When you make a financial decision, it’s going to come down to choosing what’s most appropriate for your situation and what you can live with over time. What’s right for your friends and family won’t necessarily be right for you.

14. The right answer for you will be part psychological, part number crunching

The reason it’s called “personal” finance is just that. Your decision will be influenced by your psychological make-up, as well as what the numbers tell you.

15. You don't always have to follow conventional wisdom

The right answer for you may not be what everyone else is doing or what’s been done in the past.

16. Don’t be greedy

You’re setting yourself up for a fall. Remember your financial goals and celebrate when you reach them.

17. Control what you can

You’ll find many things are out of your control, such as stock market volatility, but you can manage variables like investment costs, savings levels and spending patterns.

18. Don’t forget the risk side of the equation

Most of the investment hype is about getting returns. You don’t hear nearly as much about managing risk. When the market is going up, it’s easy to take on more risk than you can successfully tolerate.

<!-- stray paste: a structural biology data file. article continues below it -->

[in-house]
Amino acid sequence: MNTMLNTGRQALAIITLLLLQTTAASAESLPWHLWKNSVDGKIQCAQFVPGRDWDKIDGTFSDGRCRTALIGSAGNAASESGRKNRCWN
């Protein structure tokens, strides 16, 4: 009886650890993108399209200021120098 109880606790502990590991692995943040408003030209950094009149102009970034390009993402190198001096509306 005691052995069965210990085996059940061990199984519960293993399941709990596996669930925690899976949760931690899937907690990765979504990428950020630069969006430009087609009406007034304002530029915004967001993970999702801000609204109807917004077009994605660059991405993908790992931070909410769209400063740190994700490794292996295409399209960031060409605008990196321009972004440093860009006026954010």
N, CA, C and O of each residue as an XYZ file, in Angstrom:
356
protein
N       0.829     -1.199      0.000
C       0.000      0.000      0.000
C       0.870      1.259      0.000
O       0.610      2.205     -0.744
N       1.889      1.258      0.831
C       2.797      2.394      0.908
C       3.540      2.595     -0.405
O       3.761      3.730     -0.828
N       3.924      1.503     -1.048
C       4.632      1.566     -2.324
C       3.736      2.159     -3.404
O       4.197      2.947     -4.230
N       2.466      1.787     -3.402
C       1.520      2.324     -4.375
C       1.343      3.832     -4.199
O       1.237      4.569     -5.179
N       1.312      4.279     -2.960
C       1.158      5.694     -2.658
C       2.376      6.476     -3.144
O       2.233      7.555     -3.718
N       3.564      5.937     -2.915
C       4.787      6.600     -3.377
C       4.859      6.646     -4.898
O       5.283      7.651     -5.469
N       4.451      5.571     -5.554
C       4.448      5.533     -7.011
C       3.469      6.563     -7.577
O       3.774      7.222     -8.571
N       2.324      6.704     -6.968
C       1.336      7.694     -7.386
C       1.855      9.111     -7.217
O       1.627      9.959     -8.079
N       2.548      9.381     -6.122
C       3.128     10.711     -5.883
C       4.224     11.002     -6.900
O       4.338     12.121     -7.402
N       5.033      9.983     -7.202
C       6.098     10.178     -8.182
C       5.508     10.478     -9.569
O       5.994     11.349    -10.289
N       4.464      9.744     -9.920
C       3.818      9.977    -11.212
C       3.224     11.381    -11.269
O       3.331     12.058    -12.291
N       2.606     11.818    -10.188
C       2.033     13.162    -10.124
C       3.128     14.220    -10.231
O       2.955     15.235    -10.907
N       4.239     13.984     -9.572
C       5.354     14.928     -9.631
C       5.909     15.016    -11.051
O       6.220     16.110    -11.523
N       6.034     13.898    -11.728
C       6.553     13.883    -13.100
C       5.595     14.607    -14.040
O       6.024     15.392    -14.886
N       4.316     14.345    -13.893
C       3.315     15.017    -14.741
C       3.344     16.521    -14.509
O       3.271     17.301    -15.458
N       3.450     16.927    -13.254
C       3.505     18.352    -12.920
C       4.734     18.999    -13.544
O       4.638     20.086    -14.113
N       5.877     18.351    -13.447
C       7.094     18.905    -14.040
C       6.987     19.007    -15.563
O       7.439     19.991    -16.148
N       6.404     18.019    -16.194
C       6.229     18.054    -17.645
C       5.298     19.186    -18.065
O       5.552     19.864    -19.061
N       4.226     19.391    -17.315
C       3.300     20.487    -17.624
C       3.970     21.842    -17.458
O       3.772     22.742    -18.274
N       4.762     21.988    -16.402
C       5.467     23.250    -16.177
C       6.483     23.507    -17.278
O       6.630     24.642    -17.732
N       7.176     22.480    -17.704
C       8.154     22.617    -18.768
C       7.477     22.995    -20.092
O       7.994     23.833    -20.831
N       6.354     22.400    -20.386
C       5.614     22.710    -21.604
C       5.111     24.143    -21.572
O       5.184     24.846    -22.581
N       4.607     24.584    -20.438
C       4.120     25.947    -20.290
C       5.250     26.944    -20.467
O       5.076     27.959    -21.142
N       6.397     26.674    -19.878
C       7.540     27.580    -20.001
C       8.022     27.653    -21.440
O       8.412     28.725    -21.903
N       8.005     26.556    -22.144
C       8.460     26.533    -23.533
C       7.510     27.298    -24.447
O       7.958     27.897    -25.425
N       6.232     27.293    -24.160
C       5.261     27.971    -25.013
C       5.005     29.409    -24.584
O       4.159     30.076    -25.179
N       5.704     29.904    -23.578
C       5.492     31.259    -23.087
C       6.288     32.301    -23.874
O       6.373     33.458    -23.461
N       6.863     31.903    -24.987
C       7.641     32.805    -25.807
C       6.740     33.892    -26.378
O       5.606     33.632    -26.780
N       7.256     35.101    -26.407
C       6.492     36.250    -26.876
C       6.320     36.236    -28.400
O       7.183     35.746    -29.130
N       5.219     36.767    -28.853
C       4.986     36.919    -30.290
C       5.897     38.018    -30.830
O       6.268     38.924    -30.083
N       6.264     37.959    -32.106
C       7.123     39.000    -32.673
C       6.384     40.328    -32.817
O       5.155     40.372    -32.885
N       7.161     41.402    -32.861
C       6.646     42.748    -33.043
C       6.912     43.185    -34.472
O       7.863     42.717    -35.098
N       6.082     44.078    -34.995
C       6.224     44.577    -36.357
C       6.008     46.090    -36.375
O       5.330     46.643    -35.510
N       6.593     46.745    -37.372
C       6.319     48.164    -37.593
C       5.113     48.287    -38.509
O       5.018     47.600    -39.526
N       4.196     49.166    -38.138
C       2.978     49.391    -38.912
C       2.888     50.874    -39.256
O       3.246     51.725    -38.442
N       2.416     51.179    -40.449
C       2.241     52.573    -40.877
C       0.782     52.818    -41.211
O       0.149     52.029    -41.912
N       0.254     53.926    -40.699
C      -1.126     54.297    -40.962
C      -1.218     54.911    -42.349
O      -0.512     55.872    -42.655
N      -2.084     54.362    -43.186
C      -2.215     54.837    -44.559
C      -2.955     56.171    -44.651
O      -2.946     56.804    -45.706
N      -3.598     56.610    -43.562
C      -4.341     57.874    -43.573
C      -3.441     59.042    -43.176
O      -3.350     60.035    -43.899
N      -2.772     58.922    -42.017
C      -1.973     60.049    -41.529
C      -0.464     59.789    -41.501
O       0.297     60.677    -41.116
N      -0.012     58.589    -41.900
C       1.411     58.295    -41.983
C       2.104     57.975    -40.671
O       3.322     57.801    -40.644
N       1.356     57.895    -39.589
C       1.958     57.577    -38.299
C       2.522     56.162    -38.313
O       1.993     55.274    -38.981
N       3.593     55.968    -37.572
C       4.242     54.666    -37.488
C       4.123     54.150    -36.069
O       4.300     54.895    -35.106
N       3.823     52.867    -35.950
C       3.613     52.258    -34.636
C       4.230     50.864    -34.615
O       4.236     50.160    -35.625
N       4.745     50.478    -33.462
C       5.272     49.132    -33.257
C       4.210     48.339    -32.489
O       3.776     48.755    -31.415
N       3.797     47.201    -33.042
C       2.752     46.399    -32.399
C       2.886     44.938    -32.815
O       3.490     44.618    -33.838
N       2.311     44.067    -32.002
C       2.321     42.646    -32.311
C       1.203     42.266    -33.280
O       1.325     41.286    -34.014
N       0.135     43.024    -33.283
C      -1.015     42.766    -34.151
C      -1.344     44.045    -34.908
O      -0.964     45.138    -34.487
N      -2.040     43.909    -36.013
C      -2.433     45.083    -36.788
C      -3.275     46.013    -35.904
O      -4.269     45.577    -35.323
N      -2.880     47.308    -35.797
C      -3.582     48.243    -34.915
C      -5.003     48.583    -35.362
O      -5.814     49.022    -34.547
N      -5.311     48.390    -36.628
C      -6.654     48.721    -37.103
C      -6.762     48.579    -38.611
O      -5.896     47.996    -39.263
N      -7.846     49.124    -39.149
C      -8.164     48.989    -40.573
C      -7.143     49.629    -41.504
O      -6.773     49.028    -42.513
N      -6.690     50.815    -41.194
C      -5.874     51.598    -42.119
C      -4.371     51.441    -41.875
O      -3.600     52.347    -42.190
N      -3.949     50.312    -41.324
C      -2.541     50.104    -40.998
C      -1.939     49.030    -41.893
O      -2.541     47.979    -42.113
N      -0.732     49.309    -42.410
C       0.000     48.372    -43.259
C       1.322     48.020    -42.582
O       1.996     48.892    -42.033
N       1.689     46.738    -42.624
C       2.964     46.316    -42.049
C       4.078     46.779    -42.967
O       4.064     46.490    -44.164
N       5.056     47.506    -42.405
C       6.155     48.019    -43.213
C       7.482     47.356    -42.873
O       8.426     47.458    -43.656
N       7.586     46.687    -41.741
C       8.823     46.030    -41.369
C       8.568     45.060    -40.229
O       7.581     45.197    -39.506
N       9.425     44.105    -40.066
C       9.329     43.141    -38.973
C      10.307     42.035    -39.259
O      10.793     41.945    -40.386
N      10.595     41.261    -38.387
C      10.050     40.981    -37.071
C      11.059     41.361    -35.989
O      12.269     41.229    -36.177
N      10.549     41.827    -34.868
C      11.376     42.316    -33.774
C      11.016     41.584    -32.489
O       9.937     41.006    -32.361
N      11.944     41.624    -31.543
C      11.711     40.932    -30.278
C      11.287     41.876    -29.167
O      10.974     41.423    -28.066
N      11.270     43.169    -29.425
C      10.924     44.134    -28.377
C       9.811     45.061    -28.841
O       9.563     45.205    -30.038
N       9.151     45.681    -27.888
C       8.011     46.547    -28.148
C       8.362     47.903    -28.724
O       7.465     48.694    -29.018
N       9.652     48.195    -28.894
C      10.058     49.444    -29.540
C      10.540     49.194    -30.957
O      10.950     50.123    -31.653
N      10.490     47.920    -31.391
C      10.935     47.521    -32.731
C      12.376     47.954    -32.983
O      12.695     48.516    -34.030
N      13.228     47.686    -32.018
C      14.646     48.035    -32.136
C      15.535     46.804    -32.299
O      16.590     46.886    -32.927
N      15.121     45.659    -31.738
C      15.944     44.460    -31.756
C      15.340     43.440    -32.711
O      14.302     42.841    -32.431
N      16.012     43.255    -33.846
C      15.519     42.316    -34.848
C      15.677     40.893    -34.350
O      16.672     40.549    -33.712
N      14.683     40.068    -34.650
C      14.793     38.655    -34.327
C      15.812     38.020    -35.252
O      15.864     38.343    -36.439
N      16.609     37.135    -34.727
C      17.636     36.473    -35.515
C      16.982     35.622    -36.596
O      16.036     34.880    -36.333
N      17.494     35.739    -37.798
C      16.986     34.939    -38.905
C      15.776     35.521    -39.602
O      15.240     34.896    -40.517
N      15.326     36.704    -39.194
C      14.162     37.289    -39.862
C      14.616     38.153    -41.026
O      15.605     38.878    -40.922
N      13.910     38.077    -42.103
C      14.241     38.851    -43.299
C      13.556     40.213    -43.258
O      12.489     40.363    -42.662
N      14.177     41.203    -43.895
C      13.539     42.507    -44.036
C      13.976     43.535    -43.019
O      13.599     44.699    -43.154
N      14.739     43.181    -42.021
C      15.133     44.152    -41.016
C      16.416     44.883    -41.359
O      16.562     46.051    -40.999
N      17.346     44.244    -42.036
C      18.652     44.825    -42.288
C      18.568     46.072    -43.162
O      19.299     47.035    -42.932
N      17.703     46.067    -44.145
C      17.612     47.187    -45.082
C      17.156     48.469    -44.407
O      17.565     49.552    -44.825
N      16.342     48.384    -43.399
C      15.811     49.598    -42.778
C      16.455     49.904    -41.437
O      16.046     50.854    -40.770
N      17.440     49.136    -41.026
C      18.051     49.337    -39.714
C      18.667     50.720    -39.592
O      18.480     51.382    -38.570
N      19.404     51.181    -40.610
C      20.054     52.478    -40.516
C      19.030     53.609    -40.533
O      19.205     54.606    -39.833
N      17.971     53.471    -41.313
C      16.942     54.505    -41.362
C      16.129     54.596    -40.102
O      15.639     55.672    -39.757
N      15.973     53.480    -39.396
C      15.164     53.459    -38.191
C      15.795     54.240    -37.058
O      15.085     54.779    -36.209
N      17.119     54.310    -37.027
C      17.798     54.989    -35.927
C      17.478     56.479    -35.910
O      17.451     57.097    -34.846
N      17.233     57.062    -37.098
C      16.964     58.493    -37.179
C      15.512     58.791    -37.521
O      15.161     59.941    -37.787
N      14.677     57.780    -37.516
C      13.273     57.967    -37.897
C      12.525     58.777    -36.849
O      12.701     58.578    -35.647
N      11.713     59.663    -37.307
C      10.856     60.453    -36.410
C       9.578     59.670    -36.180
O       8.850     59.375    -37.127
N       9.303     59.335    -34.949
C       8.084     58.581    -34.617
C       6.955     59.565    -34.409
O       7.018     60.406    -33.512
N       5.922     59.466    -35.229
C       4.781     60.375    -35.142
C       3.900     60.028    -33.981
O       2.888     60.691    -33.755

19. Learn from your mistakes

Everyone makes financial mistakes — learn from them. Don’t repeat them over and over. Typically, “fail fast and fail forward”.

FILE PHOTO: Jack Bogle, founder and retired CEO of The Vanguard Group, speaks during the Global Wealth Management Summit in New York, U.S., June 17, 2014. REUTERS/Shannon Stapleton/File Photo

20. You’re not alone

Whatever is scaring you or causing you to lose sleep, is probably something others are also experiencing.

We can all help each other by talking about our concerns and finding solutions to move closer to our financial goals.

There are lots of great online communities where enthusiasts can get support or the views of other people.

In Dubai, you will find a welcoming group called SimplyFI.

It is the local chapter of the “Bogleheads” — investors who follow the investment strategy of the late Vanguard Group founder, John Bogle, who championed a low-cost, simple investing philosophy — and ChooseFI, a community of financial independence enthusiasts.

Its members are caring and very knowledgeable people, while its resources will help you to learn and get you started on the path towards greater financial freedom.

Sam Instone is co-chief executive of wealth management company AES

Updated: July 29, 2022, 2:29 PM